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Denver Post Could Benefit If Its Hedge Fund Owner Buys Gannett
Illustration by Patrick Faricy

Denver Post Could Benefit If Its Hedge Fund Owner Buys Gannett

Update: On February 4, Gannett's board of directors unanimously rejected an unsolicited offer to buy the company from MNG Enterprises Inc. — something that a source speaking to Westword essentially predicted. Continue for our previous coverage.

Earlier this month, MNG Enterprises Inc., a firm under the umbrella of Alden Global Capital, the vampiric hedge fund that owns the Denver Post , made an offer to buy Gannett, the largest newspaper publisher in America as measured by circulation. Gannett's flagship paper is USA Today, and its portfolio includes the Fort Collins-based Coloradoan.

At first blush, this would seem to be bad news for the Post, since the move might result in a transfer of resources away from a publication still recovering from a brutal round of layoffs last year, not to mention an editorial insurrection led by Chuck Plunkett, the man behind a package that attacked Alden in the broadsheet's own pages for its greed and lack of love for journalistic verities.

But a knowledgeable source says an MNG purchase of Gannett, which this insider feels is all but inevitable, could actually be good news for the Post, because Alden's focus would shift from Denver to its shiny new toy. Under that scenario, the Post would be able to operate with considerably less interference from bean counters obsessed with maintaining what's been estimated at a 20 percent profit margin.

Gannett's initial response to the MNG bid was cool and noncommittal. It reads: "Gannett...confirmed that it has received an unsolicited proposal from MNG Enterprises Inc. to acquire Gannett for $12 per share in cash. Gannett’s stock closed at $9.75 on Friday, January 11, 2019. Consistent with its fiduciary duties and in consultation with its financial and legal advisors, the Gannett board of directors will carefully review the proposal received to determine the course of action that it believes is in the best interest of the company and Gannett shareholders. No action needs to be taken by Gannett shareholders at this point."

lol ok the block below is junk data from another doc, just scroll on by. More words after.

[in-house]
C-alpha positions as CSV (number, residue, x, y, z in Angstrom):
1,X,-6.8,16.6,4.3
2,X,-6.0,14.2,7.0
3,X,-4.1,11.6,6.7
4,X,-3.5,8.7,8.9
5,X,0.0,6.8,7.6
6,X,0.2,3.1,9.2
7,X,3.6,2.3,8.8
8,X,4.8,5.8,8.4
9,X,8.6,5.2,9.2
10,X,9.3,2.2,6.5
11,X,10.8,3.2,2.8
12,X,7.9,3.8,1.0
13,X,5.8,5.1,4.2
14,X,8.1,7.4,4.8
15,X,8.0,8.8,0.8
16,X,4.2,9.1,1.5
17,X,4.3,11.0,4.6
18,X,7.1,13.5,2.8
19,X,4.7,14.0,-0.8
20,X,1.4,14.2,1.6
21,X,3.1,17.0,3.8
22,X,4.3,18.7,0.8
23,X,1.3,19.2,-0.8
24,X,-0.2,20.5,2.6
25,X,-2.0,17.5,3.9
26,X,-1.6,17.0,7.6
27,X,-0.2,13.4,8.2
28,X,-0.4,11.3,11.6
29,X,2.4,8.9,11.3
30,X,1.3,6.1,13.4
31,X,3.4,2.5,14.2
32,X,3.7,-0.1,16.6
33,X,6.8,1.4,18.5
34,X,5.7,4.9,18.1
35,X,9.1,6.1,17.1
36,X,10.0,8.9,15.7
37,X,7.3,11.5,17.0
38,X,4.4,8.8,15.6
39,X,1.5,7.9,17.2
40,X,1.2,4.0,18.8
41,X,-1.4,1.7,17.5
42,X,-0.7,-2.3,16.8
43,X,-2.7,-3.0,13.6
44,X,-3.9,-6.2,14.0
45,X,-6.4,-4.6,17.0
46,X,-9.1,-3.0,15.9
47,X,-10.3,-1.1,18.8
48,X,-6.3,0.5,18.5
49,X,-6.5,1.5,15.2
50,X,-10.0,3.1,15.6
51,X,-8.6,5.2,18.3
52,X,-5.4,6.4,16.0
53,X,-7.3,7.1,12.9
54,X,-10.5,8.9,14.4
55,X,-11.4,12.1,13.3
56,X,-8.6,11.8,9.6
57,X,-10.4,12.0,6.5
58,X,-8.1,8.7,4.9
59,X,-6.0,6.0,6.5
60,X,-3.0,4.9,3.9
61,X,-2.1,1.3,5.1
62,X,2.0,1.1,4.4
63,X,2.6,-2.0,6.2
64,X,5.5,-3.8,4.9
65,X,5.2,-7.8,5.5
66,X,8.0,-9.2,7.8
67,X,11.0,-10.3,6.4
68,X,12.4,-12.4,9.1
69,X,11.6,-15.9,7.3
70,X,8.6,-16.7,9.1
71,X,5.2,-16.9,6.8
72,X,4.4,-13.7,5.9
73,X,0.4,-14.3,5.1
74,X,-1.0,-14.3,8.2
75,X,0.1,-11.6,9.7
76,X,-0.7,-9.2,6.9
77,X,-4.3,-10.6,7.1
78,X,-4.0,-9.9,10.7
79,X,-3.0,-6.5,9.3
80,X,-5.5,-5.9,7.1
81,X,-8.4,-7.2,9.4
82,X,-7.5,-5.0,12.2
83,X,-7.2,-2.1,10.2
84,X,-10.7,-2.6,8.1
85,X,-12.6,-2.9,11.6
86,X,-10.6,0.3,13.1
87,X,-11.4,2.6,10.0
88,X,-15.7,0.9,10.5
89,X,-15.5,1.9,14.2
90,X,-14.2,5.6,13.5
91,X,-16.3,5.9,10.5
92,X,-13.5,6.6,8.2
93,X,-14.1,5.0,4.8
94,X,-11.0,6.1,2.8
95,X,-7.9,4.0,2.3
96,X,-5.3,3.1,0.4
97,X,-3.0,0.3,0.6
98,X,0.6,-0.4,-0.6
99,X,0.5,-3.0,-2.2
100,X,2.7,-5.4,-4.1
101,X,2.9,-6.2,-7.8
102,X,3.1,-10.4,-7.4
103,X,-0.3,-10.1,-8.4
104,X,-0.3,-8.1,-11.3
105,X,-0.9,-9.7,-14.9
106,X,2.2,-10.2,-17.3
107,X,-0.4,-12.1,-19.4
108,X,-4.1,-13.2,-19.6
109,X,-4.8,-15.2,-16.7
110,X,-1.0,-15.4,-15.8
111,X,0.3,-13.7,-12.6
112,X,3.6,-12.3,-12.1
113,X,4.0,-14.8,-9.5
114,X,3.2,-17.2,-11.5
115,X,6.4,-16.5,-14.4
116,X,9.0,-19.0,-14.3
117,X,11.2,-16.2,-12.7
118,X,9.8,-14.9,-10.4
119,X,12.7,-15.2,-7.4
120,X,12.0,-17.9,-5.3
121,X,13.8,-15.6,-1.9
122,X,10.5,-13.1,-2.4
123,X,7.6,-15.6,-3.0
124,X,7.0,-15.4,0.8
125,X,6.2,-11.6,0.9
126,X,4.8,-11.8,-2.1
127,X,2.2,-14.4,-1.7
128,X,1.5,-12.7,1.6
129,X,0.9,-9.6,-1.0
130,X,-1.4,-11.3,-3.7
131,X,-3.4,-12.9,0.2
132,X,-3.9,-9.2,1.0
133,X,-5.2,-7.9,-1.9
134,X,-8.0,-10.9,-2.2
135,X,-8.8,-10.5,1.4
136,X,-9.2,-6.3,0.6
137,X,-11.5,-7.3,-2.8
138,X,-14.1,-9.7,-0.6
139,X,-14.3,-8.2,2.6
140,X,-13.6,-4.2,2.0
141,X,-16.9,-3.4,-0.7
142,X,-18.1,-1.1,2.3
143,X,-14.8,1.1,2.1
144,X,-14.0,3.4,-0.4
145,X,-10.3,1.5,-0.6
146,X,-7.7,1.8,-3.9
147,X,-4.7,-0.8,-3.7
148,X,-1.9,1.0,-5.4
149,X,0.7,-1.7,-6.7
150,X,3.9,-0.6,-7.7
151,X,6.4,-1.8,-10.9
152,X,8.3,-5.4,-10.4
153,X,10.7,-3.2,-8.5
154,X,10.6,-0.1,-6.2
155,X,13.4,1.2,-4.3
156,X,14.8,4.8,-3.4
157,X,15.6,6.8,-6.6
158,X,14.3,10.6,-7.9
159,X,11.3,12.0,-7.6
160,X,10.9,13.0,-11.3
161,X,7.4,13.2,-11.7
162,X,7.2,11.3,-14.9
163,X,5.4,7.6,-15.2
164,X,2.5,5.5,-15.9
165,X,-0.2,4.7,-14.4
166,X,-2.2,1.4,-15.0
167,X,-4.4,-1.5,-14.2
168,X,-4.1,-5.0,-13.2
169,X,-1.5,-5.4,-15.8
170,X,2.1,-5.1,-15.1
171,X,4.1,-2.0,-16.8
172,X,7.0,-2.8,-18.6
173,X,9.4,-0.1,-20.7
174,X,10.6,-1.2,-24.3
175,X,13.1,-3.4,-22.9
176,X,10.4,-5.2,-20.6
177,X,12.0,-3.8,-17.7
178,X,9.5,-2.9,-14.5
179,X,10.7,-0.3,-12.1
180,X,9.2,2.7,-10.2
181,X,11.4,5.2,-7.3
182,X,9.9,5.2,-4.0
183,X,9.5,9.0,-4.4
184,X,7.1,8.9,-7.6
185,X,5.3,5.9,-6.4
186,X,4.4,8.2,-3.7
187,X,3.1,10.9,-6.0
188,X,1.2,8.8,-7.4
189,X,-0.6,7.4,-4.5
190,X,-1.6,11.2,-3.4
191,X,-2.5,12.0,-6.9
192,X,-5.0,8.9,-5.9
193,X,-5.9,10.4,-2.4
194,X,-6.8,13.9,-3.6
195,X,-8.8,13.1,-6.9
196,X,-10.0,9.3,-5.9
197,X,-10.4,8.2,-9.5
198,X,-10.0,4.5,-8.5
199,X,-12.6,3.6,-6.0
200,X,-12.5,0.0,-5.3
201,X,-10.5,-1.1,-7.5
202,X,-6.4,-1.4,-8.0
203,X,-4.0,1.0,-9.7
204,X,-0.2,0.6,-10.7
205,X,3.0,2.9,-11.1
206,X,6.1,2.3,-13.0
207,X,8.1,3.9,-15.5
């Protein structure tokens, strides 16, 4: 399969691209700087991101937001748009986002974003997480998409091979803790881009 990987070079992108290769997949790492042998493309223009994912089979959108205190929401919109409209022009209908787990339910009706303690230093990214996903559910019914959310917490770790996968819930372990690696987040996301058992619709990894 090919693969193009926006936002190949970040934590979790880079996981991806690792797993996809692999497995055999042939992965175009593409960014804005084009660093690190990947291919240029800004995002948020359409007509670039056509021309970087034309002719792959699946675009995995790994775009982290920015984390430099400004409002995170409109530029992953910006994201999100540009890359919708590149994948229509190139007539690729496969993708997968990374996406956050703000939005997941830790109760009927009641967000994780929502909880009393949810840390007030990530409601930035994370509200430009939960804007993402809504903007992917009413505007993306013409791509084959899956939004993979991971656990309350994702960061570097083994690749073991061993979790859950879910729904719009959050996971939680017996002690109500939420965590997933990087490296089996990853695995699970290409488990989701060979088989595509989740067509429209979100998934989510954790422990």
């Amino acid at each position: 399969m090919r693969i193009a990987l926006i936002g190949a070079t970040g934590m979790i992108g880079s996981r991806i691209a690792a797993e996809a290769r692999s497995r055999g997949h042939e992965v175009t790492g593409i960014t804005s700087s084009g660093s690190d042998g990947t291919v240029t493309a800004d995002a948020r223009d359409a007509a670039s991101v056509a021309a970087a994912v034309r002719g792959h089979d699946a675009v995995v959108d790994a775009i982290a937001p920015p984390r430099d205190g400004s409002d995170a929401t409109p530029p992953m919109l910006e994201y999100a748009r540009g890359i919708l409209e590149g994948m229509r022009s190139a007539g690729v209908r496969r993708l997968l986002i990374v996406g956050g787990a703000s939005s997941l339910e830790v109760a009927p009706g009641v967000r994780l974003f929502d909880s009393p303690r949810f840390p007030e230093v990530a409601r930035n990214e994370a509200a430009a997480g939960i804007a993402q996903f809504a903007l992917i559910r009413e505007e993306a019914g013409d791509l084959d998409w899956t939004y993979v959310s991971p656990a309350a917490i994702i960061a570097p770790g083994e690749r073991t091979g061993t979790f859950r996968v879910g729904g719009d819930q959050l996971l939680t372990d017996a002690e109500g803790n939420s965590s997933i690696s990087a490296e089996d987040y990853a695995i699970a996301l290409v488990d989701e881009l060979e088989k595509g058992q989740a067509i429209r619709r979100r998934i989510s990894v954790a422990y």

MNG is the investment subsidiary of Media News Group, which was rechristened Digital First Media; the latter moniker is the equivalent of a brand name rather than a legal entity. The MNG offer came in the form of a letter reproduced below, and our source considers it to be fair, if not so generous that Gannett will simply accept it rather than try to ratchet up the price.

The value of the MNG package is around $1.6 billion — a total arrived at by multiplying the $12 per share offer for Gannett's approximately 113 million shares and adding its current debt of around $300 million. That would translate to about five times Gannett's EBITDA — an acronym that stands for Earnings Before Interest, Taxes, Depreciation and Amortization. The metric essentially means the profit or cash-flow line of a given company's financials.

A 2016 protest against Alden Global Capital.
A 2016 protest against Alden Global Capital.
Lindsey Bartlett

Of late, newspaper prices have tended to range between four and six times EBITDA, putting the MNG proposal smack-dab in the middle. But Gannett executives may well try to nudge the price up to six times EBITDA or so by asking for $14 or $15 per share, the source feels.

In the meantime, our expert guesses that Gannett is on the lookout for a so-called white knight — likely another private equity firm that would consider paying even more than MNG. But such outfits are in short supply right now, given the poor fiscal performances being turned in by newspapers, which continue to struggle with the transition from print to digital distribution.

The most likely potential player is New Media Investment Group, the holding company for GateHouse Media Inc., which has been the busiest buyer of newspapers over the past three years; last June, it acquired the Pueblo Chieftain. Like Alden, GateHouse has a reputation for slashing costs at the publications it buys, often through staff cuts and layoffs, but like Gannett, it's run by people with a background in newspapers. In contrast, Alden's executives tend to be Wall Streeters who, according to our source, see such papers as mere products rather than torch bearers for a journalistic tradition worth preserving.